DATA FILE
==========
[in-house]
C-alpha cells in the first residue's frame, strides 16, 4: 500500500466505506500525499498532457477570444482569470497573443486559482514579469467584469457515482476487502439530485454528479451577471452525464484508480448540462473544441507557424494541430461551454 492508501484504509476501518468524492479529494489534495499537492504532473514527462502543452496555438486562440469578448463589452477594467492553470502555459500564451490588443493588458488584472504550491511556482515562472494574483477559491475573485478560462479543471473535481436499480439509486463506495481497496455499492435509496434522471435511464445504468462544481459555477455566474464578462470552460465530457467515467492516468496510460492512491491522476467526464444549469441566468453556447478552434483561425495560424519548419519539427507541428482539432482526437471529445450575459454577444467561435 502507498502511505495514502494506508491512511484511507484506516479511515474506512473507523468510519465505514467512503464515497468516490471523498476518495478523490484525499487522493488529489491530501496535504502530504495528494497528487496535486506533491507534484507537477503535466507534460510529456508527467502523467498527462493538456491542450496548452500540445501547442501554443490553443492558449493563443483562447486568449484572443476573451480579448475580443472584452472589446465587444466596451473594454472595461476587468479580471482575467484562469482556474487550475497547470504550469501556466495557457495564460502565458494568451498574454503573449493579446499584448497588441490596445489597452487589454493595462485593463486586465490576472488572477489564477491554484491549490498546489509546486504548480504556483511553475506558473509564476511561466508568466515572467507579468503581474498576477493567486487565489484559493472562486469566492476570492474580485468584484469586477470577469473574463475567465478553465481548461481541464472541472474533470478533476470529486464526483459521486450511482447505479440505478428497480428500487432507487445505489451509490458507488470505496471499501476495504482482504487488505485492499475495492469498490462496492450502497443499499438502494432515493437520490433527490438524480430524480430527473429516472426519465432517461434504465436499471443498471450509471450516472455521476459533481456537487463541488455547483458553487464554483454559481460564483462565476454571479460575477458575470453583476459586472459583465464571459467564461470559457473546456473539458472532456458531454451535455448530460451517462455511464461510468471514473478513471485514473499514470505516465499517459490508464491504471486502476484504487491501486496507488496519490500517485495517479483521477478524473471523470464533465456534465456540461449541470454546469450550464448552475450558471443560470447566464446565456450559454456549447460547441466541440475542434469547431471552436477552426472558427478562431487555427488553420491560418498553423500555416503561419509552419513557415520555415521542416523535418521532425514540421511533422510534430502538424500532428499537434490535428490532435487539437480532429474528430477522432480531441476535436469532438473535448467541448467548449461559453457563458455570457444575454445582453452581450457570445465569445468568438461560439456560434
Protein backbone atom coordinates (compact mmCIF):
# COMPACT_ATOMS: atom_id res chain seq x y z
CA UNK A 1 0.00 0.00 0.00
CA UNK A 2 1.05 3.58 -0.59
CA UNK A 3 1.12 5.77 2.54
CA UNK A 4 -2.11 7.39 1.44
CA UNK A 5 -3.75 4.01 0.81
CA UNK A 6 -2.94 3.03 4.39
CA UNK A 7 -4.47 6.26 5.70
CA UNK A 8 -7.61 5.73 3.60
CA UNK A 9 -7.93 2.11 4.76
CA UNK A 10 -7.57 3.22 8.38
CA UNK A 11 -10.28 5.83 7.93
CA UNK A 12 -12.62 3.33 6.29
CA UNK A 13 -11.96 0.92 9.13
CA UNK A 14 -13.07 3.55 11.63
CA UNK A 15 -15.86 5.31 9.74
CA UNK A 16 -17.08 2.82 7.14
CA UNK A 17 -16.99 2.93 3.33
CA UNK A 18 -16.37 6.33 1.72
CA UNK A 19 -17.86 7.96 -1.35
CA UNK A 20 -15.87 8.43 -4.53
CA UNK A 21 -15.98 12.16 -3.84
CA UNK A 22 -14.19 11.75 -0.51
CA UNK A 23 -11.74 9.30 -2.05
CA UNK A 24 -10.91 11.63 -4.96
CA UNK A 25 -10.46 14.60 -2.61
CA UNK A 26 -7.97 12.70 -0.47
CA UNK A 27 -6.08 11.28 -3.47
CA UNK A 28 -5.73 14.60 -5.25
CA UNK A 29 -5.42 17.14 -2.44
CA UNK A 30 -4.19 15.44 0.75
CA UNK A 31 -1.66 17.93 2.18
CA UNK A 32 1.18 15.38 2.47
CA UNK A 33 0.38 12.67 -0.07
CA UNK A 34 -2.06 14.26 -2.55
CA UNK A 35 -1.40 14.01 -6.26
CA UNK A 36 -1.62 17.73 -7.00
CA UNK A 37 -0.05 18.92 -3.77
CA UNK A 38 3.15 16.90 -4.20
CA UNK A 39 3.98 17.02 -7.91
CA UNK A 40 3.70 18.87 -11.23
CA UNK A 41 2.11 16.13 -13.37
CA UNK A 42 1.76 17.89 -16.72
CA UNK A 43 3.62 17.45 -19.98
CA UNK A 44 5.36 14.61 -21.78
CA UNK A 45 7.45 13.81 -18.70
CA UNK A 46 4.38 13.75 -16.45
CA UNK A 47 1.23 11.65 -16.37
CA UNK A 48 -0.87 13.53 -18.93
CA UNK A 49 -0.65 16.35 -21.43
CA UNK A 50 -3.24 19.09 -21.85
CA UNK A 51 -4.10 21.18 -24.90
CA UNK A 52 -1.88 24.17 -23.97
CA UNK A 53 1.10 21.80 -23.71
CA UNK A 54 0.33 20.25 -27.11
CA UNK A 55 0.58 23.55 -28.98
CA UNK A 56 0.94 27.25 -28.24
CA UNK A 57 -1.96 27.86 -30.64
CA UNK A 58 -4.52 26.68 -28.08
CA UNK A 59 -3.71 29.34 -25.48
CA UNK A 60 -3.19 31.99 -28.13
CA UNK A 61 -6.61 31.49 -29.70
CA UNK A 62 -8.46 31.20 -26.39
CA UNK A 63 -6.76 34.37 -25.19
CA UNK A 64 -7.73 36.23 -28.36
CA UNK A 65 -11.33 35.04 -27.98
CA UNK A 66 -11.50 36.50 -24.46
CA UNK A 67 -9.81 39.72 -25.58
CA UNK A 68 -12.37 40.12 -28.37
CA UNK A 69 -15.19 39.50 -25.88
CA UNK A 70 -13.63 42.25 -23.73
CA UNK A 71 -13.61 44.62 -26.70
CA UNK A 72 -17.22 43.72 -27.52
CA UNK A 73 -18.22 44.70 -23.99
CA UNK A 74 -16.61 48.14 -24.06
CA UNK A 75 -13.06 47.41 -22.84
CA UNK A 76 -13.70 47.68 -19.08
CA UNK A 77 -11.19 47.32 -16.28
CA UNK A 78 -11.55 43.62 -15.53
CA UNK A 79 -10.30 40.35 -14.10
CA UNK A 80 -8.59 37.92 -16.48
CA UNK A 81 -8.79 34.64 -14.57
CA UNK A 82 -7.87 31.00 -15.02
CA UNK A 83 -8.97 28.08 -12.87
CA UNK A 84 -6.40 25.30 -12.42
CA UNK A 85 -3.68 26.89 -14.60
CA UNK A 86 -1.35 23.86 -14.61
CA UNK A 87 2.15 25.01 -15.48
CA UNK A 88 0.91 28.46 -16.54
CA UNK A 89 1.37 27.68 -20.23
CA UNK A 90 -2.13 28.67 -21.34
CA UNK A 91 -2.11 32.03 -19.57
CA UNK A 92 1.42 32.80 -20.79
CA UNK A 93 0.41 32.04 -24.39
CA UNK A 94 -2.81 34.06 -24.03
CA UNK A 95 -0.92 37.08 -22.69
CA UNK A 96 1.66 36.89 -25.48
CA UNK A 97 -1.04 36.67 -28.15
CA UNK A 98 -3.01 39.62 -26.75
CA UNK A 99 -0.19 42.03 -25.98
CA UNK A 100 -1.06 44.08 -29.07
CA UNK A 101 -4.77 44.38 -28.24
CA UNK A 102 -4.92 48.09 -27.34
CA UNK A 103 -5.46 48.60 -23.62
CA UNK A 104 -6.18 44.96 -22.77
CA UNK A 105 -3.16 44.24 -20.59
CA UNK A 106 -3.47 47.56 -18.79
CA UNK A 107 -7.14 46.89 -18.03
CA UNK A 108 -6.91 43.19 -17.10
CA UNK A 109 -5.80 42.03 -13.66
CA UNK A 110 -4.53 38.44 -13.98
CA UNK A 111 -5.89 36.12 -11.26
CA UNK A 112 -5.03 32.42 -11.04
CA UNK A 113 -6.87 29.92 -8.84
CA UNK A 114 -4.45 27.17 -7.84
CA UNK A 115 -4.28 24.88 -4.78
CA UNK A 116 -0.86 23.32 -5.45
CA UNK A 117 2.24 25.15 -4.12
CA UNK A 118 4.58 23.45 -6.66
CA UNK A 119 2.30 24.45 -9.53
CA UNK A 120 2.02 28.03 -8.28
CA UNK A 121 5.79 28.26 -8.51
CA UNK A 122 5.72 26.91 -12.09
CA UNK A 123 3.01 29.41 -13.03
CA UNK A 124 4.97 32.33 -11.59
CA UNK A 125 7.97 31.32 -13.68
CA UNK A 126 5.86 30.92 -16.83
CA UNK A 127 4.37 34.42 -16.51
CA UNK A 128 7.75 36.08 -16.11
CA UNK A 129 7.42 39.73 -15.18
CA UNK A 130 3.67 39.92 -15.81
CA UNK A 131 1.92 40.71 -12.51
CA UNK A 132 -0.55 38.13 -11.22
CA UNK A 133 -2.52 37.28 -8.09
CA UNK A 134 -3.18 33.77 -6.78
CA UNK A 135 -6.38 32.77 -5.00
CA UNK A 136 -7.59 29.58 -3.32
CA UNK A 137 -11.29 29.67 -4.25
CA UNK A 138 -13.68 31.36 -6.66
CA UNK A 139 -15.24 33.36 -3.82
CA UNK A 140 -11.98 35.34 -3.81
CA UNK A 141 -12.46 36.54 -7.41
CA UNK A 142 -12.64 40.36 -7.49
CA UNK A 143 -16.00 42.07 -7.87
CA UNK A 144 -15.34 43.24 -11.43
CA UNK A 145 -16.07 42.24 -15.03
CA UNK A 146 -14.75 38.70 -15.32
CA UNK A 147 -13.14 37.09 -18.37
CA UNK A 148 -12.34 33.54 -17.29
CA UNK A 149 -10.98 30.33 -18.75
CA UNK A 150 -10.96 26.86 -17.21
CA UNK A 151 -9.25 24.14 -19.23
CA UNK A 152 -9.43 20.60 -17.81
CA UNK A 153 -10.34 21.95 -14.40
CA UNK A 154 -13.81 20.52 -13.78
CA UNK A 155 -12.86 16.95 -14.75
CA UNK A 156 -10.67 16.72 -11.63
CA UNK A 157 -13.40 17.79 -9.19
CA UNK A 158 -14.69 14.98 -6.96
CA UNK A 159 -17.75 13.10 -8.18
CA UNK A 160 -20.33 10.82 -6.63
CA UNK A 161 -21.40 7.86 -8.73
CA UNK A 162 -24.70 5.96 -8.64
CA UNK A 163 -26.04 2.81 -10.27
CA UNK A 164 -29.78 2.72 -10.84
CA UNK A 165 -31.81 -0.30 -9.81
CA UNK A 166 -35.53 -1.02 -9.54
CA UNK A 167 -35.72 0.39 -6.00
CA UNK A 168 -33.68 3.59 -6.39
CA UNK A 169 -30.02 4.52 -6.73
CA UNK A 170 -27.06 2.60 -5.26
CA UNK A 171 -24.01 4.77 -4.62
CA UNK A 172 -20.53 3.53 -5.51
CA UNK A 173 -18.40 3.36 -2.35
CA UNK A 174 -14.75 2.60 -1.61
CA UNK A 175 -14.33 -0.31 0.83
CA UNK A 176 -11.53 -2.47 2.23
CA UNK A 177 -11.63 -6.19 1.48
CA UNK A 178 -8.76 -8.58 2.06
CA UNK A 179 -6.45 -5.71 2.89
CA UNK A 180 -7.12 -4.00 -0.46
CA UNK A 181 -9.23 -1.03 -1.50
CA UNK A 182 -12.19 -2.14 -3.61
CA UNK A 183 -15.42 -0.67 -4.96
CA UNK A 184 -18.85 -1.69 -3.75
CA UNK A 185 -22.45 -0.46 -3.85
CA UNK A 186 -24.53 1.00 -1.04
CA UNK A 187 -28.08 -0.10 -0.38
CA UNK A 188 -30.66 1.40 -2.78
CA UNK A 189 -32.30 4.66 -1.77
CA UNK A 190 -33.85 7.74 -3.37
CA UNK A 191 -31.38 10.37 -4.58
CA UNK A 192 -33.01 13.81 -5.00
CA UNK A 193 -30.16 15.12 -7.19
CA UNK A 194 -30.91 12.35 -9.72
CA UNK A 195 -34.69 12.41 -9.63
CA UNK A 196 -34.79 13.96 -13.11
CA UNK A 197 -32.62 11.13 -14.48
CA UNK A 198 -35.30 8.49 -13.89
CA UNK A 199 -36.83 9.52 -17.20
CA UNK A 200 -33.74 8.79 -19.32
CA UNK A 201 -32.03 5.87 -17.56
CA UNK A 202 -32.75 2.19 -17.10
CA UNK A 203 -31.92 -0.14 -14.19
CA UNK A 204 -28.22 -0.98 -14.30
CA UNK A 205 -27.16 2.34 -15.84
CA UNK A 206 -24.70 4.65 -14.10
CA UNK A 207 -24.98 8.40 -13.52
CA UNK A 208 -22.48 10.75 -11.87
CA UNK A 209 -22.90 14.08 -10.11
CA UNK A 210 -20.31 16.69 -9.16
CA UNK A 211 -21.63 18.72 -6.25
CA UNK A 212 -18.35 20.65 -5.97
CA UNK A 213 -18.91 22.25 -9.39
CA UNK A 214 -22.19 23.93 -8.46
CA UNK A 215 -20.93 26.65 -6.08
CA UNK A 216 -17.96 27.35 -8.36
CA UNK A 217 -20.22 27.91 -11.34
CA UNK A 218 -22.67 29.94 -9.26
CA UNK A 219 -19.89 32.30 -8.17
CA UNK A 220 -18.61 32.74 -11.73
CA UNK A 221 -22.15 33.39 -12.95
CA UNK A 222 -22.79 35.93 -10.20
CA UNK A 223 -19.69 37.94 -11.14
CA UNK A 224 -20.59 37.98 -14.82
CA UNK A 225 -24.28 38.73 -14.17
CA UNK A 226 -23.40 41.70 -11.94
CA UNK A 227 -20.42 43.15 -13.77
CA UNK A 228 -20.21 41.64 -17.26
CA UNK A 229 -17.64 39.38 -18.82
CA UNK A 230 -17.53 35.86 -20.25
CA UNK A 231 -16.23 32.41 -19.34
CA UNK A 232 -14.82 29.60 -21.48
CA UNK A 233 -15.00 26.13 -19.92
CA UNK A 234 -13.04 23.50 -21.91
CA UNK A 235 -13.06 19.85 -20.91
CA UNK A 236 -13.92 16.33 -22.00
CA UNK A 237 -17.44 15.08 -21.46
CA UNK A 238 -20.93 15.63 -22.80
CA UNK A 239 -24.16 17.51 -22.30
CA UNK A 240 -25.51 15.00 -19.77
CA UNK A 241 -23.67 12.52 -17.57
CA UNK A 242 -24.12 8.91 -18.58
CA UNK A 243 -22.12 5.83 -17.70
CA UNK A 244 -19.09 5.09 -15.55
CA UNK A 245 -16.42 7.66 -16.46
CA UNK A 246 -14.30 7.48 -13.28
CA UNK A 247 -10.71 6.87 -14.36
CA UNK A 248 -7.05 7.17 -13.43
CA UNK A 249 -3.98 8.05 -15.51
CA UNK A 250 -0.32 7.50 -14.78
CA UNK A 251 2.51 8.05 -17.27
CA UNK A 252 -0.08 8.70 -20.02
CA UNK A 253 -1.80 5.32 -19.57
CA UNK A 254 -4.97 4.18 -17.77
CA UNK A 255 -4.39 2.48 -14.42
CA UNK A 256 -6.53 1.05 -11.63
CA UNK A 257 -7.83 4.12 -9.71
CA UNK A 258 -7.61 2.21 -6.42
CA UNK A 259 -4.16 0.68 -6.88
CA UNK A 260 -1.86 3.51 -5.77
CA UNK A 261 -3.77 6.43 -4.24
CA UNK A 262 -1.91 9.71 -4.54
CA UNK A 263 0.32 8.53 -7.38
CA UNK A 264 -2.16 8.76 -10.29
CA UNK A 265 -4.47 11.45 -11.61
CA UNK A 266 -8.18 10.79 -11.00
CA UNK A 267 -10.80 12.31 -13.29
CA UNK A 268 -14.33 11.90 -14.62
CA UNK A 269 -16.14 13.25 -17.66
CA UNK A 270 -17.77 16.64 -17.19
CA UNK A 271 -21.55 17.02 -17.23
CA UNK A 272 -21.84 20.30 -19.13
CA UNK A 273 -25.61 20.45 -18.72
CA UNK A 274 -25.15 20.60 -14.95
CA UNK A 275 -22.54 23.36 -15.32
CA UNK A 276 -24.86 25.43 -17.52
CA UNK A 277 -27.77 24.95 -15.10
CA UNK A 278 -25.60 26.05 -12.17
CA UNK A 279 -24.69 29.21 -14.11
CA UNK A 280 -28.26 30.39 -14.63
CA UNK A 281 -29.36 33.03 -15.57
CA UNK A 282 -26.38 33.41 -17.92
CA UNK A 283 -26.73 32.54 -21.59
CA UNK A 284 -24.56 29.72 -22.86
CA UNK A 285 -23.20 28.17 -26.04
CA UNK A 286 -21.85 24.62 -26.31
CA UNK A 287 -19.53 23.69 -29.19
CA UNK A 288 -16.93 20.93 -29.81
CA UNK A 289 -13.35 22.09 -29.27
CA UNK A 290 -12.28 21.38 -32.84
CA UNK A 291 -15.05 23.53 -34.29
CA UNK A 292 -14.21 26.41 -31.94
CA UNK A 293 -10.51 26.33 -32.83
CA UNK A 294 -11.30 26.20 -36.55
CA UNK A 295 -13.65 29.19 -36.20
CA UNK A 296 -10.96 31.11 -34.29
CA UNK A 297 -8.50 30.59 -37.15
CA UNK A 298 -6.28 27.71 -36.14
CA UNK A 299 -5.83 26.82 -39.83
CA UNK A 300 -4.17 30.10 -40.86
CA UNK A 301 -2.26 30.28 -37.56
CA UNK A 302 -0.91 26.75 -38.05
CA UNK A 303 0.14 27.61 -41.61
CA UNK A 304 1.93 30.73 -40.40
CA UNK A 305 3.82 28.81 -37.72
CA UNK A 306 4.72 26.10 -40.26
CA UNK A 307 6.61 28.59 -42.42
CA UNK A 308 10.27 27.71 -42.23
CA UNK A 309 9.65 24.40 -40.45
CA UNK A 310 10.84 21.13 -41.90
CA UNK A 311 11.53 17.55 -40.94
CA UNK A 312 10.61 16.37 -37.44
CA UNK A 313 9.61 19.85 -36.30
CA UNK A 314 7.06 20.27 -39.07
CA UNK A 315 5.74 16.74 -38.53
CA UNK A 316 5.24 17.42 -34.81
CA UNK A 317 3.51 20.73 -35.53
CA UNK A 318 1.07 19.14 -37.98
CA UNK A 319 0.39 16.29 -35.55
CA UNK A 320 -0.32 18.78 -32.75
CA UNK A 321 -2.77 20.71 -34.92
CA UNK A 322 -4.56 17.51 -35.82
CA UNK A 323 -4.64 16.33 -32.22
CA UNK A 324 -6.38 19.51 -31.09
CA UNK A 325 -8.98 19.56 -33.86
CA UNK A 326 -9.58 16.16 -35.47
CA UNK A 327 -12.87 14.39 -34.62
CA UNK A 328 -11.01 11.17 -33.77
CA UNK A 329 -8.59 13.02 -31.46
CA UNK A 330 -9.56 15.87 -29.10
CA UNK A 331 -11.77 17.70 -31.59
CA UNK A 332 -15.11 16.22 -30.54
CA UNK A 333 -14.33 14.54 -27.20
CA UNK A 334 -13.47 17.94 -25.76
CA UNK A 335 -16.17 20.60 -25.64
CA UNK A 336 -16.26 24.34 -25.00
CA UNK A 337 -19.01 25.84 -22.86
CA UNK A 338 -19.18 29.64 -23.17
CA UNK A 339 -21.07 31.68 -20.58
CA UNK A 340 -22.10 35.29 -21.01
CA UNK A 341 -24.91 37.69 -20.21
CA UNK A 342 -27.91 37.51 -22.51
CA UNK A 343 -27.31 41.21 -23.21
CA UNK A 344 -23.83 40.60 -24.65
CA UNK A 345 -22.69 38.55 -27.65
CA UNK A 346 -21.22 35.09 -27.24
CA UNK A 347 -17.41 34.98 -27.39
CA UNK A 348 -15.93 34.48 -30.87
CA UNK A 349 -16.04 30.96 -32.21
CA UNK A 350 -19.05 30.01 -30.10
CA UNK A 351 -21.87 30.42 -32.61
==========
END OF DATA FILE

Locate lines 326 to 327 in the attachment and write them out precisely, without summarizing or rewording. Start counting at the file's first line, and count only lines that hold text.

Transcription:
CA UNK A 322 -4.56 17.51 -35.82
CA UNK A 323 -4.64 16.33 -32.22